The Events Company, better known as TEC, provided Minister Ian Borg with at least six massive tents and related costly services to organise electoral campaign events in his districts during the last general elections, an investigation by The Shift has found.
So far, the minister has refused to give any details about his connections to the private events company owned by Labour stalwart Charles Magro, nor to state whether he has paid for the services provided costing tens of thousands of euros.
Just a few months before the general elections, Borg’s ministry issued some 20 direct orders worth almost €0.5 million to the same company in just one day. The direct orders were related to the launch of a proposal for Malta to have a metro.
During the past legislature, Borg or authorities falling under his political remit, such as big spenders Transport Malta and Infrastructure Malta, have used the services of TEC or related companies dozens of times, usually through direct orders, with taxpayers forking out hundreds of thousands of euros in payments.
Borg has refused to answer questions about how many times he used TEC and related companies during the last electoral campaign or to provide a breakdown of expenses incurred, including receipts to prove payments.
Instead, he said that he has already presented his campaign expenses declaration to the electoral commission in which all details were listed. Asked again to provide a copy of this report, as the Electoral Commission has still not made it public, as it is obliged by law to do, Borg refused.
Sources close to the events industry told The Shift that each time a tent, such as that used by Borg, is procured, TEC normally charges clients between €6,000 and €10,000 per event.
In all, Borg organised massive gatherings using TEC’s tents on at least six occasions in different locations, including Dingli, Mgarr, Siggiewi, Rabat, Qormi, and Zebbug.
This means that if Borg was paying for the use of TEC’s services, the costs should have reached at least €36,000. Apart from the tents for the electoral gatherings, TEC also provided all accompanying services such as chairs, tables, lights, video wall screens and other services.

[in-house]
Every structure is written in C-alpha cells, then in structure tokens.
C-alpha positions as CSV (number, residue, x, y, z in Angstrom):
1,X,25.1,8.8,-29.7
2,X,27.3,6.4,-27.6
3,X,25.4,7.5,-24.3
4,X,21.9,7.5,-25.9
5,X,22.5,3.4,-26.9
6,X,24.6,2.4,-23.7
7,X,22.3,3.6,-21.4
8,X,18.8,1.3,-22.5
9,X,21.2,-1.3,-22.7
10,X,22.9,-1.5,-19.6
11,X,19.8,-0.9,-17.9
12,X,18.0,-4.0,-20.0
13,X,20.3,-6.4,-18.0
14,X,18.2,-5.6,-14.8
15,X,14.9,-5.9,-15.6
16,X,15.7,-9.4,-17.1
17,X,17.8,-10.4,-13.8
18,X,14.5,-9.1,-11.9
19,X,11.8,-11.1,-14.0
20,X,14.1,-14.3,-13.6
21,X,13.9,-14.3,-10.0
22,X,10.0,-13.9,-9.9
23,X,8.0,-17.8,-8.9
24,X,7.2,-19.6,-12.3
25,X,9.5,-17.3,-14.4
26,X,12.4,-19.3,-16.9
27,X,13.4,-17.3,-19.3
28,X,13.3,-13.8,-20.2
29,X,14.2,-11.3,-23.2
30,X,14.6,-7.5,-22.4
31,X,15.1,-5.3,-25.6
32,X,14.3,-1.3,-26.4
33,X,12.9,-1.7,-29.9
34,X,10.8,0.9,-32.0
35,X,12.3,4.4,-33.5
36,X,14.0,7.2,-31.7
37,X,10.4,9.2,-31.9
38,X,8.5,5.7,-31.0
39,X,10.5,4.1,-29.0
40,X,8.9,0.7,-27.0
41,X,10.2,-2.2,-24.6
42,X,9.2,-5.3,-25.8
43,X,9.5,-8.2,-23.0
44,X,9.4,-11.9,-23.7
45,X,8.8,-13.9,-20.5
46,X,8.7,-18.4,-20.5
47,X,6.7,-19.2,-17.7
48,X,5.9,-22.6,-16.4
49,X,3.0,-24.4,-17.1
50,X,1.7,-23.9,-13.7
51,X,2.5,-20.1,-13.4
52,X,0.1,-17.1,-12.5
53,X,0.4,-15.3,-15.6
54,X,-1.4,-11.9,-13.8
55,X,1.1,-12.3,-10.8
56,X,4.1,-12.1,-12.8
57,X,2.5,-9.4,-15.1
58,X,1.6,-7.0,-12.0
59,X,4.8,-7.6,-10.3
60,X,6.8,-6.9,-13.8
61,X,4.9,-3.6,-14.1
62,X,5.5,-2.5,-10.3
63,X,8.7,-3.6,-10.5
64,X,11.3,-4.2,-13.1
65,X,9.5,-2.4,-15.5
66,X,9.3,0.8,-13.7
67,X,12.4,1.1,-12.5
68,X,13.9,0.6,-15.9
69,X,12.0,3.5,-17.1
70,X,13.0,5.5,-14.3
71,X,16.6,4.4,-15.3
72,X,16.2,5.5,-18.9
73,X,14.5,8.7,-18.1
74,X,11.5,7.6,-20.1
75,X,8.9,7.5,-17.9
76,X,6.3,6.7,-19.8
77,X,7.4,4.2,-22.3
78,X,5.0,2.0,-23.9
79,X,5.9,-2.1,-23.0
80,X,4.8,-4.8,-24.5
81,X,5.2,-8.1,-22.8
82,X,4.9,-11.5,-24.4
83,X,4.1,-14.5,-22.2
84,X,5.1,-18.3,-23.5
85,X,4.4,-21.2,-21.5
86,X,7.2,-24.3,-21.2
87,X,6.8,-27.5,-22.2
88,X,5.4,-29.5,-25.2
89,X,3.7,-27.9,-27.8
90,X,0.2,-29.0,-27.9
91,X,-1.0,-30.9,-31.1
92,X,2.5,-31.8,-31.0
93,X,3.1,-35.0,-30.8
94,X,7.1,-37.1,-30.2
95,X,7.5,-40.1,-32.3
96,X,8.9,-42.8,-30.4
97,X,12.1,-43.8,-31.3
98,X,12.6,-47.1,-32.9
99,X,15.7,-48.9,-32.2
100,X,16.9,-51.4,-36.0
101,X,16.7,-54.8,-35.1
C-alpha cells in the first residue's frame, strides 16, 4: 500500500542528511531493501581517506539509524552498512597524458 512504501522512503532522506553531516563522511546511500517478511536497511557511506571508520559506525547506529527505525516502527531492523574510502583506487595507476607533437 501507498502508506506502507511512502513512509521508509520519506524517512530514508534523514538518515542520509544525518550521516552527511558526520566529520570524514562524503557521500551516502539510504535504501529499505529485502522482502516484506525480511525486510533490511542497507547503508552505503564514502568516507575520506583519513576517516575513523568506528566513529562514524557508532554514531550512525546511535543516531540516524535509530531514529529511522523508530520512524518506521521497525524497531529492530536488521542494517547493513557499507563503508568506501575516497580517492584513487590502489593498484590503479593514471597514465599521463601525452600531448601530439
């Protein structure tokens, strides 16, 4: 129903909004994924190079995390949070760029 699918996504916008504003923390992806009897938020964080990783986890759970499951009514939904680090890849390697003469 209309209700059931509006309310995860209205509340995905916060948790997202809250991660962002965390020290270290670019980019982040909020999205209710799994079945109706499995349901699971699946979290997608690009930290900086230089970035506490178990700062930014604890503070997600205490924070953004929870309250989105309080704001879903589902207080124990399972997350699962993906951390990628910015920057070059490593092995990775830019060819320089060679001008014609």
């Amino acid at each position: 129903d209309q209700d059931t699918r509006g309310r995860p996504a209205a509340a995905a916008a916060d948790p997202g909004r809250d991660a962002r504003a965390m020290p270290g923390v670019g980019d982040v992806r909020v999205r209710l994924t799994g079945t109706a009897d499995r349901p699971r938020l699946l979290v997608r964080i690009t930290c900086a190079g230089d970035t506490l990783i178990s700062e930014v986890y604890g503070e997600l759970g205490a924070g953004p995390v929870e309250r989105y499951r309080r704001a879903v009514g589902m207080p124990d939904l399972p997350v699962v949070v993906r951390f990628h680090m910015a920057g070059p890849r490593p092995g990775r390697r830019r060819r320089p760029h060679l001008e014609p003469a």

The ‘large’ events serviced by TEC were just a few of the many activities Borg organised during his electoral campaign.
Apart from daily appearances and small gatherings in various towns and villages in his districts, Borg held other large activities such as two coffee mornings at Villa Arrigo in Naxxar. Some of the shareholders of Villa Arrigo are involved in transport-related businesses, for which Transport Malta, under the political clout of Borg, was the regulator during the last legislature.
Following the last general elections, Prime Minister Robert Abela shunted Borg away from the transport and infrastructure ministry and into the low-key foreign ministry, which has one of the lowest budgets and does not usually issue a large number of tenders.
According to the electoral law, candidates in general elections are allowed to spend €20,000 per district they contest during the electoral campaign, including donations in kind. They are obliged to submit a sworn report of their expenses including all receipts of expenses incurred.
The deadline for candidates to submit their reports elapsed on 2 May, but so far the electoral commission has refused to make these declarations public, stating that it is still analysing the data submitted.
Chief Electoral Commissioner Joseph Camilleri does not even want to tell The Shift whether all candidates have submitted their reports according to the deadline.